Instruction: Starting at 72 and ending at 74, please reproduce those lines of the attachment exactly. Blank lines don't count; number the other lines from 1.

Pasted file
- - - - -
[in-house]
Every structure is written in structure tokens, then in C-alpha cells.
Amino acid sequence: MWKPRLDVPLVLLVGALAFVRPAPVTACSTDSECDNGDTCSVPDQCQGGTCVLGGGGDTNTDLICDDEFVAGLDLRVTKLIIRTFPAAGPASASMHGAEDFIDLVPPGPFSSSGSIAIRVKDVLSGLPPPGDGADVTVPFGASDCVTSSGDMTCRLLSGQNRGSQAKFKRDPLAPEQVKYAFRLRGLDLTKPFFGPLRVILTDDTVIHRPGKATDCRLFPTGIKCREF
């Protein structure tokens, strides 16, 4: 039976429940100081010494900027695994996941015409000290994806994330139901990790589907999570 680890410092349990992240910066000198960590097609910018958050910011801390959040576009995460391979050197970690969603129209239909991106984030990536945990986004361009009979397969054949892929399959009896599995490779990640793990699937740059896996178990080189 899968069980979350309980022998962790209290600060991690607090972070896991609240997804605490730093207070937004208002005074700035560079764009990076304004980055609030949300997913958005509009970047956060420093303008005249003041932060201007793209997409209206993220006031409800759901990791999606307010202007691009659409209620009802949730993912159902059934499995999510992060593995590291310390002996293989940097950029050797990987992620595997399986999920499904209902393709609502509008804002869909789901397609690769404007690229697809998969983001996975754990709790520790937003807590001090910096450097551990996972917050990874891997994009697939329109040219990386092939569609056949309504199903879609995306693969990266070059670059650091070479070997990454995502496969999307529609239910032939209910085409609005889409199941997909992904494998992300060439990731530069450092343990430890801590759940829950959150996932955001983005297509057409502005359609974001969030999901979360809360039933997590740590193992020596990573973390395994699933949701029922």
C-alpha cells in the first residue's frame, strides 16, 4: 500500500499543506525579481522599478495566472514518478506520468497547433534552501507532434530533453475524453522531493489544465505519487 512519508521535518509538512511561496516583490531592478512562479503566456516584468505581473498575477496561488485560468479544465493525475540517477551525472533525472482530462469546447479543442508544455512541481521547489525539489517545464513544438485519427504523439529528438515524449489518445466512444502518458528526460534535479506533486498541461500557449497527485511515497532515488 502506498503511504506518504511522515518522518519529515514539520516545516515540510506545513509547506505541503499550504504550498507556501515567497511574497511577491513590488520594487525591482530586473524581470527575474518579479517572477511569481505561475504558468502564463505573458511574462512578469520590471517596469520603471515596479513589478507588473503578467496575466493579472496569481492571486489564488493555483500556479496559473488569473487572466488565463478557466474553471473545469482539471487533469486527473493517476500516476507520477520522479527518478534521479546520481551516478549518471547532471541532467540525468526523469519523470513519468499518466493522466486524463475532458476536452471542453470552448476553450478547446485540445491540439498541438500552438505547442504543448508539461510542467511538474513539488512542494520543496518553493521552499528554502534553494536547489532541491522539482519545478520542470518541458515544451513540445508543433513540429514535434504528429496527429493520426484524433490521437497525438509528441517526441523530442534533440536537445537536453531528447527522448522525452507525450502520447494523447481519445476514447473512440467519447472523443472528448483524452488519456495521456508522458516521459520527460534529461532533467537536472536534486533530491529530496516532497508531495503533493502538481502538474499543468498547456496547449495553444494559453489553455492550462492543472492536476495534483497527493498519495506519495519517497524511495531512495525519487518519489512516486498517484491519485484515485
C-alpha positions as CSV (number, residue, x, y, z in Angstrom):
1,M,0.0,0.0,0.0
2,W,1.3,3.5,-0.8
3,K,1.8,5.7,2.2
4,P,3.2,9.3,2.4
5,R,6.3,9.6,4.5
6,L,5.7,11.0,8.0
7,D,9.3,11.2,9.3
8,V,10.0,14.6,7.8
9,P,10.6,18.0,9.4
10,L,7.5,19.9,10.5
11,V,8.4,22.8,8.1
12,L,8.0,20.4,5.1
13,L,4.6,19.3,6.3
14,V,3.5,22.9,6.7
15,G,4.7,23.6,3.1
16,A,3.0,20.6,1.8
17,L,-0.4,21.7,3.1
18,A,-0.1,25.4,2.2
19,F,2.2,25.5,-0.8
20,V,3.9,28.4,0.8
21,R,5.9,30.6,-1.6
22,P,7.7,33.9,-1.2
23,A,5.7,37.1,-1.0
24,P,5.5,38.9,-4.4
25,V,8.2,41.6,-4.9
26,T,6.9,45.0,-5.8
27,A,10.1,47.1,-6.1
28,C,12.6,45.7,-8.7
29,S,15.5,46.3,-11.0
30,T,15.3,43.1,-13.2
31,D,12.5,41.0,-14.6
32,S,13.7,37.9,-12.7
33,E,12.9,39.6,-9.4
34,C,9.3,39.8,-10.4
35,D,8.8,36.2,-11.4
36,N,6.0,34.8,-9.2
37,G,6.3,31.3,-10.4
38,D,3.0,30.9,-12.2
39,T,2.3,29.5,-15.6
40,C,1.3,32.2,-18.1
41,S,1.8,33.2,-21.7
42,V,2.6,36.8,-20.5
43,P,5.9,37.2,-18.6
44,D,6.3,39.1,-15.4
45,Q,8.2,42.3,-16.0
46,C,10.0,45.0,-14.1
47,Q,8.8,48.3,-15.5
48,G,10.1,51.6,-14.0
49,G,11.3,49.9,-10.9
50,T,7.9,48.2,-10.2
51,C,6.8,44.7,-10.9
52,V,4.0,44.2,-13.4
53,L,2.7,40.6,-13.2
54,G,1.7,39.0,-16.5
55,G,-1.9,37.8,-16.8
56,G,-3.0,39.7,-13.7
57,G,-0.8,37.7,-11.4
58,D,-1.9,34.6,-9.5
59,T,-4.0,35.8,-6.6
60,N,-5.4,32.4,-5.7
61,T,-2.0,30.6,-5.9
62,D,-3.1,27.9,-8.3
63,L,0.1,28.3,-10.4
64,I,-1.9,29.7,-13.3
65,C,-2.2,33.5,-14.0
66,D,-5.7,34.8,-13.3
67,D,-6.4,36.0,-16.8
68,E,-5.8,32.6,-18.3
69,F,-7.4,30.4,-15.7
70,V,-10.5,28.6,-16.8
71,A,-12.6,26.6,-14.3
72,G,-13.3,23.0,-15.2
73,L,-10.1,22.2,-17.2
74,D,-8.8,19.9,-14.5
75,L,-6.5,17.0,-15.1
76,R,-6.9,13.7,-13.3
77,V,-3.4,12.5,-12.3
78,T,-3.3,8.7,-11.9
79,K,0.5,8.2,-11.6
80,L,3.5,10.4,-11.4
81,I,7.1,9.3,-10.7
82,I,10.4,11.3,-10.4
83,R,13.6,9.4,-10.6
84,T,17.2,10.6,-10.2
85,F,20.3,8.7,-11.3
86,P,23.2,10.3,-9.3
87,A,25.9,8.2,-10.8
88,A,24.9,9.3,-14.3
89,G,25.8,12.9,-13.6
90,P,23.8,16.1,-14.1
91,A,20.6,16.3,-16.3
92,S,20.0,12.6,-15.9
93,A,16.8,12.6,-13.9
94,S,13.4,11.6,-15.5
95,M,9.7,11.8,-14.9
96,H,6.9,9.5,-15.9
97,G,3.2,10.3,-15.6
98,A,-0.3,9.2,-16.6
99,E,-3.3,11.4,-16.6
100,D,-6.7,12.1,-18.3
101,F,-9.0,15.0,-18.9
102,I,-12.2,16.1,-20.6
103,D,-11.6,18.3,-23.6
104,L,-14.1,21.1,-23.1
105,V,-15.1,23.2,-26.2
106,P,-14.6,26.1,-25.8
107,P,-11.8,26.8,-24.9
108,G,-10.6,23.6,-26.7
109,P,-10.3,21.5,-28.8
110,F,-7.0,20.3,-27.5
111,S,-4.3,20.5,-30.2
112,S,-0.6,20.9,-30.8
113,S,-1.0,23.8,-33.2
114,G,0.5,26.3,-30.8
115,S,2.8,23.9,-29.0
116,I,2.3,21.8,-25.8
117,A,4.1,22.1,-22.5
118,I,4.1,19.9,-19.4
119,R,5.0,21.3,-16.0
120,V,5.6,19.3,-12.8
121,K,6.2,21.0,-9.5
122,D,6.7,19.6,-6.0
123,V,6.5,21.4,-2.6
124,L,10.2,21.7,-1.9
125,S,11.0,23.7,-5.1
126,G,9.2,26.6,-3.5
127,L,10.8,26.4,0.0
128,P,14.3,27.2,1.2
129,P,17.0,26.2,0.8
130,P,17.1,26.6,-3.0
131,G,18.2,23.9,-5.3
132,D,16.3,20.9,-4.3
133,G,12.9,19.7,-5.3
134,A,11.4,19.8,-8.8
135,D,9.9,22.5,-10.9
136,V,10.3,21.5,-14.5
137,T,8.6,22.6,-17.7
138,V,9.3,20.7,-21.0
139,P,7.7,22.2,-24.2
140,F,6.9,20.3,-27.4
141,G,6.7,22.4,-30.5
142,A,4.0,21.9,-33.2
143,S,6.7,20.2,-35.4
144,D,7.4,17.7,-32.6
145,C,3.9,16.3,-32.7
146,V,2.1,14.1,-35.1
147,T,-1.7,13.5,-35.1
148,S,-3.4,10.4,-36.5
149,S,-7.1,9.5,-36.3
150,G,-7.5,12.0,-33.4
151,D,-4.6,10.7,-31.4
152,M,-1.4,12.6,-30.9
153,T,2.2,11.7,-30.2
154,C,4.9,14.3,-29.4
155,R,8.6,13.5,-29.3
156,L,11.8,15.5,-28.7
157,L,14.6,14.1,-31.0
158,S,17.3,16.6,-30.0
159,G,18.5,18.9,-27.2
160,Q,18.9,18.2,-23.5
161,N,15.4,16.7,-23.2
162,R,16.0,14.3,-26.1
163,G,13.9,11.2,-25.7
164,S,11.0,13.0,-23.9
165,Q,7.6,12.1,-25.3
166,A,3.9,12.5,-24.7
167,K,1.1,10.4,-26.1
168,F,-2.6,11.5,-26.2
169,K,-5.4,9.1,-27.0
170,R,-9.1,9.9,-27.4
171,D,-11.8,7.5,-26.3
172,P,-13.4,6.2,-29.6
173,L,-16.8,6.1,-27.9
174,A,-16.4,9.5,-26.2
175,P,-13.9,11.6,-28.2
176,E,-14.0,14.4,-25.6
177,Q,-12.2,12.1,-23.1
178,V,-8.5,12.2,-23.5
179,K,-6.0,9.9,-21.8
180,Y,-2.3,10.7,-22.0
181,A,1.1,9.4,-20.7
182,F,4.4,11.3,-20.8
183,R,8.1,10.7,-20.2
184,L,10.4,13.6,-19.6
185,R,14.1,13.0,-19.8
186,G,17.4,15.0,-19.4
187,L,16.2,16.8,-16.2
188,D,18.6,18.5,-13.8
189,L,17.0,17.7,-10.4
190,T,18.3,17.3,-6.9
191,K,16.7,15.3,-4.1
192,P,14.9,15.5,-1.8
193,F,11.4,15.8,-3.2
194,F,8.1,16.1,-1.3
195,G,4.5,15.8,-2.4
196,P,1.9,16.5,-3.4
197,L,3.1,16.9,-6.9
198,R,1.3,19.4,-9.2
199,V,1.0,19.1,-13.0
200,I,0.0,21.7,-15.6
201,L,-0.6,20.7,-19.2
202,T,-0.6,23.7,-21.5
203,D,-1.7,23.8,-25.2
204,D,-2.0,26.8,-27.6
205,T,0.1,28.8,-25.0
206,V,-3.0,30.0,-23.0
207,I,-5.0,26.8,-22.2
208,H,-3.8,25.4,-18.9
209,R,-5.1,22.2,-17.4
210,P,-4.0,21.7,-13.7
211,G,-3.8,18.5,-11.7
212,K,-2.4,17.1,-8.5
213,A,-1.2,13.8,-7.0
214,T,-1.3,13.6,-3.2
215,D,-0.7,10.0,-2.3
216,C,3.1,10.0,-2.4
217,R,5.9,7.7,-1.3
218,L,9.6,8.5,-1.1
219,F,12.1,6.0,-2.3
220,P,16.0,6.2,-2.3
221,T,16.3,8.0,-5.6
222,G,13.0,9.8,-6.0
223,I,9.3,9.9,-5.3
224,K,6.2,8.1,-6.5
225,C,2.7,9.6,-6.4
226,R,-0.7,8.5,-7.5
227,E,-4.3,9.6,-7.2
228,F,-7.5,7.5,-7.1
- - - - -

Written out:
66,D,-5.7,34.8,-13.3
67,D,-6.4,36.0,-16.8
68,E,-5.8,32.6,-18.3